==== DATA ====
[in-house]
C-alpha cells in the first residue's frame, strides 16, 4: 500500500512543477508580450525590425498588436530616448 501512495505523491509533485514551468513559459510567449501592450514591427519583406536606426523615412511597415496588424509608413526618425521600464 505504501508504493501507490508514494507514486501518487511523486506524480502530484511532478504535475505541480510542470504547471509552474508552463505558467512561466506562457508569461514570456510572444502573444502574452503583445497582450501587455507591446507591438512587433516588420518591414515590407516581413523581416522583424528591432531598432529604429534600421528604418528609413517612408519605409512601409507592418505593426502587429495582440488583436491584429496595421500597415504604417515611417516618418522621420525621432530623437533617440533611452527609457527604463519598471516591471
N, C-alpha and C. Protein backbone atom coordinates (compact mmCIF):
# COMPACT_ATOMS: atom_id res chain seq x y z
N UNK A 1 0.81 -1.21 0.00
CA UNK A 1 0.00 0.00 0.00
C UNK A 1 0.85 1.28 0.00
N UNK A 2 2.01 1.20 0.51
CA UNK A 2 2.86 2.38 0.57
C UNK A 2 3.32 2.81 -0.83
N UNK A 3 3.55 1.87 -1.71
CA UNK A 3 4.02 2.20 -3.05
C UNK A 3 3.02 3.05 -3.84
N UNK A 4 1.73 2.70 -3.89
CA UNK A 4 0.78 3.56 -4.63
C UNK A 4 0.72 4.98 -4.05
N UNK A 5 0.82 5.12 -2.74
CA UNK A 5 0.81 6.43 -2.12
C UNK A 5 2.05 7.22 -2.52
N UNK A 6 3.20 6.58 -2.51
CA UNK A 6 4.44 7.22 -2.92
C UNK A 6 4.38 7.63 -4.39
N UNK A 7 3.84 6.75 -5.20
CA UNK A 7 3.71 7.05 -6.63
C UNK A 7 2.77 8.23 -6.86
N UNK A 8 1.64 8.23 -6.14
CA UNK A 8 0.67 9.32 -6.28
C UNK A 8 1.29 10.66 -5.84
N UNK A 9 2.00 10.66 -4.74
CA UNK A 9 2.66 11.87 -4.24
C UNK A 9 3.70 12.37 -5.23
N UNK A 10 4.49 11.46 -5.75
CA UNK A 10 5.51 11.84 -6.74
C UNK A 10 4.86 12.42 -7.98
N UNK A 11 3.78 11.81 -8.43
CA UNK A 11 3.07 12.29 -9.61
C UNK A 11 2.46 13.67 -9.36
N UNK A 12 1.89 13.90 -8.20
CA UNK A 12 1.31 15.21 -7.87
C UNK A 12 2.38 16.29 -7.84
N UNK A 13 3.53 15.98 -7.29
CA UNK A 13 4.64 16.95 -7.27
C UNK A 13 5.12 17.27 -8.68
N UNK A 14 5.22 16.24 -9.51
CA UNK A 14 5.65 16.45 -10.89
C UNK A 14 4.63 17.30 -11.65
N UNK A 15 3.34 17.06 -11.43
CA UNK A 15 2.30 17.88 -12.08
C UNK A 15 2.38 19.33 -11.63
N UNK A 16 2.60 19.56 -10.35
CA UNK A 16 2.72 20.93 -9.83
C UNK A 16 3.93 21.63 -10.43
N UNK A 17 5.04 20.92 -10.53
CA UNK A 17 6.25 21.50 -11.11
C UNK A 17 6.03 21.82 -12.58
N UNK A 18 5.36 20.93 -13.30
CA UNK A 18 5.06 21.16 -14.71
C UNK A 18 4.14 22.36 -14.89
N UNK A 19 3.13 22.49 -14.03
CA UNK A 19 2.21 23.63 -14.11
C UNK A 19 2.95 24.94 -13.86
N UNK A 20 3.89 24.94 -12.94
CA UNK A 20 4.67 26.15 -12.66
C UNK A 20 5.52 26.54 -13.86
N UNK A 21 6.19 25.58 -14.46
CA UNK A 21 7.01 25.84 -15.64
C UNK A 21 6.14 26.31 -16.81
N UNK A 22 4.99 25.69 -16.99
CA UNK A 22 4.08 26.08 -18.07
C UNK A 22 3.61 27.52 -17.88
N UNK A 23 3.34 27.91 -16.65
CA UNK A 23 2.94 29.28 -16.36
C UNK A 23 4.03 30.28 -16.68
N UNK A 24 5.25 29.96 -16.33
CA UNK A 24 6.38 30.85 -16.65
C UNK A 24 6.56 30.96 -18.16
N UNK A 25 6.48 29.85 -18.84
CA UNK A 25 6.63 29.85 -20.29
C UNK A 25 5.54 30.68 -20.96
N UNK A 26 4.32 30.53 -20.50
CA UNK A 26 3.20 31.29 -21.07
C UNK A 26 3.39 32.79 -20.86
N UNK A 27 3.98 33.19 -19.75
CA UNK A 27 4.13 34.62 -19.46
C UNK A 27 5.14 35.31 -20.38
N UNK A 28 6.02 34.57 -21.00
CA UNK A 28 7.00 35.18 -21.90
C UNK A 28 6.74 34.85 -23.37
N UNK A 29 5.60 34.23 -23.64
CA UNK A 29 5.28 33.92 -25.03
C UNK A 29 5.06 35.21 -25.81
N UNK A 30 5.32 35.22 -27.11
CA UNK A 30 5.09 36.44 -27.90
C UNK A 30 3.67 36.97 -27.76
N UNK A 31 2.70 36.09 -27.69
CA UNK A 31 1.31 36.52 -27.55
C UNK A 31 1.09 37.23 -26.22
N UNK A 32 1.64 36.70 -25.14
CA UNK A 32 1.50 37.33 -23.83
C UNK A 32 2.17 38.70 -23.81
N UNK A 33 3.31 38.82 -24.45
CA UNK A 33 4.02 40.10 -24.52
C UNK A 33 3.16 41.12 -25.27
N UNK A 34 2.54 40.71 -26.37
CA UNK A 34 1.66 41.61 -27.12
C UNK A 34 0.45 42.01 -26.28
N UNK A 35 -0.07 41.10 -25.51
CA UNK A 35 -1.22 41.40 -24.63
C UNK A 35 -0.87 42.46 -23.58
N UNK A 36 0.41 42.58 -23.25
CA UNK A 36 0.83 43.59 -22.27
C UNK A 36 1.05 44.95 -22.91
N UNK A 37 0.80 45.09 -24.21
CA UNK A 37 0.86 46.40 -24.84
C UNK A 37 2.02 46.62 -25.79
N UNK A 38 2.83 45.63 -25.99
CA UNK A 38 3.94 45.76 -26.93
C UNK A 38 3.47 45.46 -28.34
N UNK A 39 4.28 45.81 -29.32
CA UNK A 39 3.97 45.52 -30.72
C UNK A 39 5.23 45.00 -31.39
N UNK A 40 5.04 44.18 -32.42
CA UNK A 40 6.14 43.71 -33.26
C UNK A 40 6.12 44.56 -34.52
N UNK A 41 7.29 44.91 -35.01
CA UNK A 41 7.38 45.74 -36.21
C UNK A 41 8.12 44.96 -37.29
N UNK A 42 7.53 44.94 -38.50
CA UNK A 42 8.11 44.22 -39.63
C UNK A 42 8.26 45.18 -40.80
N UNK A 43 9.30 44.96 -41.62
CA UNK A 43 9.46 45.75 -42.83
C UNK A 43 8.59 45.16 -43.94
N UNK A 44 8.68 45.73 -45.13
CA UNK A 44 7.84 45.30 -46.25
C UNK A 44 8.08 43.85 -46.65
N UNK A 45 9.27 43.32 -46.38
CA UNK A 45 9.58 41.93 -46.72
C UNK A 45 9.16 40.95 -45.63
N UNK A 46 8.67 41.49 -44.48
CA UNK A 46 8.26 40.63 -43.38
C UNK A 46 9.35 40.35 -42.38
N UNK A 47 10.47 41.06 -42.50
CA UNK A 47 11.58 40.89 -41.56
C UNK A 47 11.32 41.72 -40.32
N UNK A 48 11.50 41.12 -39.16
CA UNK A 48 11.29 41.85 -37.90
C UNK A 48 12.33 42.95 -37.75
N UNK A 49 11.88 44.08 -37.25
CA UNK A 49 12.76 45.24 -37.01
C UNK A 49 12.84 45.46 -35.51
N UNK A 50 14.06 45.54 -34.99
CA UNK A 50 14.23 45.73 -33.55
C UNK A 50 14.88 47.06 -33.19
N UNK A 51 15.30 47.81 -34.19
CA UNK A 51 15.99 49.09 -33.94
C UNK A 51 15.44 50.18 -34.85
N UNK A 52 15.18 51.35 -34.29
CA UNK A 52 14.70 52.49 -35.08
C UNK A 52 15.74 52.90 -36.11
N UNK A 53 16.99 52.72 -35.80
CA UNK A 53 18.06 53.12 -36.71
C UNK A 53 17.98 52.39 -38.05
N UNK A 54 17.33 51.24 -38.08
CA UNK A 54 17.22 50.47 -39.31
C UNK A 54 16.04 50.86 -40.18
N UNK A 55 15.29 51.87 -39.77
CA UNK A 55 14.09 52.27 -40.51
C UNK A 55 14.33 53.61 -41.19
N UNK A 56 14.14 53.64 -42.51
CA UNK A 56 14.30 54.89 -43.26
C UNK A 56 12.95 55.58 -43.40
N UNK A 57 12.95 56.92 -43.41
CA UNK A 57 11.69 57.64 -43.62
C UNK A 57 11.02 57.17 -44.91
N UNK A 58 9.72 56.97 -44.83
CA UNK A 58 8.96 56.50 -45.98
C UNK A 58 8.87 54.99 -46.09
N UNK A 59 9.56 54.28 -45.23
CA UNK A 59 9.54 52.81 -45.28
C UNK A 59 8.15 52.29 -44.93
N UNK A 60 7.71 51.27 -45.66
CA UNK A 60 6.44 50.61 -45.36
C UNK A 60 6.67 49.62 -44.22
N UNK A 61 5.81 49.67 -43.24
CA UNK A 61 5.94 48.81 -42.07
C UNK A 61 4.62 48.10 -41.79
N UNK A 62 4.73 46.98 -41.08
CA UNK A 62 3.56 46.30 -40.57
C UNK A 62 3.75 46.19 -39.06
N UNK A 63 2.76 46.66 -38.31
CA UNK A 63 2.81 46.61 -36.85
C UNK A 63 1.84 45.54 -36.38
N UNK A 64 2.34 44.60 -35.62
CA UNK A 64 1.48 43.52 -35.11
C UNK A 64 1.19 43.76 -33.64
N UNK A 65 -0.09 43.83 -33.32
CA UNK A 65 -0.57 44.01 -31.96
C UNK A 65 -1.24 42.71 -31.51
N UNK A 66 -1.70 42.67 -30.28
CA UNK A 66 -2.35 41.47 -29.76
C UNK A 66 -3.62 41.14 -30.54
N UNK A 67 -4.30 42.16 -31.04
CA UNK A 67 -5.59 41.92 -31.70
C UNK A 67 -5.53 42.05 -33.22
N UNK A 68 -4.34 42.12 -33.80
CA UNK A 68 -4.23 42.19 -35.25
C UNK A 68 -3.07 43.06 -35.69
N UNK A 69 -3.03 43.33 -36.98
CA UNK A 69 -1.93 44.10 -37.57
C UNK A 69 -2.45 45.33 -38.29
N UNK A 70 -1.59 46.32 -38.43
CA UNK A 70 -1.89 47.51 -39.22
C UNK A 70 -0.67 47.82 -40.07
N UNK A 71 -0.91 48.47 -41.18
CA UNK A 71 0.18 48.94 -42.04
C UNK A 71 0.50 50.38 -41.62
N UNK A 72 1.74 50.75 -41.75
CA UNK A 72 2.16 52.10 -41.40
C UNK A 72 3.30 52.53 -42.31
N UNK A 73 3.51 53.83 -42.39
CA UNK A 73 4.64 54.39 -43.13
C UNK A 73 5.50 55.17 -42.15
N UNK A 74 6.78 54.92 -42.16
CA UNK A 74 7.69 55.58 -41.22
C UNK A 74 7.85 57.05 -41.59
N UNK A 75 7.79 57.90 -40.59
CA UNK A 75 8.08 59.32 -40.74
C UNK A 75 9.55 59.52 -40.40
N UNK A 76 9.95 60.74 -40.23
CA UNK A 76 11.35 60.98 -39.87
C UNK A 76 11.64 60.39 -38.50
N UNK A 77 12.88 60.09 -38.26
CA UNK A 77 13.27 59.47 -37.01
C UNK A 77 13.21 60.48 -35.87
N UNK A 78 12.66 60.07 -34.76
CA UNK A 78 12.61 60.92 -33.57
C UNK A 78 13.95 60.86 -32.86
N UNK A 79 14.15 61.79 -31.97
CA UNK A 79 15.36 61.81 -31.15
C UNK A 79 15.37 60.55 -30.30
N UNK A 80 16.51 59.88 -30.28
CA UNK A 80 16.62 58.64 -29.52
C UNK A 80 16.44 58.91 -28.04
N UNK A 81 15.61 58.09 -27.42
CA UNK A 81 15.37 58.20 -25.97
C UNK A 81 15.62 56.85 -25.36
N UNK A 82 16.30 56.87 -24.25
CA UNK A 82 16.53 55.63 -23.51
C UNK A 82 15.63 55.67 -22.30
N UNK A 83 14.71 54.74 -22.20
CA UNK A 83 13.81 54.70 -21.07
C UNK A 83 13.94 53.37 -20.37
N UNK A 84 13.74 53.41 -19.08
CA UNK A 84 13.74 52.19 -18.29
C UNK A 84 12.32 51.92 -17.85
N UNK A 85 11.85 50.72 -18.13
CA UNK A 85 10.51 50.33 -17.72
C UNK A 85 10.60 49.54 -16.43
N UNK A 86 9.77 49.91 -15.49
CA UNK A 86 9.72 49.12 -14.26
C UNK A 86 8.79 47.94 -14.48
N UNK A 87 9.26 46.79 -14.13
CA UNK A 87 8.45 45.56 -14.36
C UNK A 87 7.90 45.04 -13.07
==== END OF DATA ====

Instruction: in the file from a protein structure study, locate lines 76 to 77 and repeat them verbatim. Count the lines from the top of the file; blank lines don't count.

C UNK A 24 6.56 30.96 -18.16
N UNK A 25 6.48 29.85 -18.84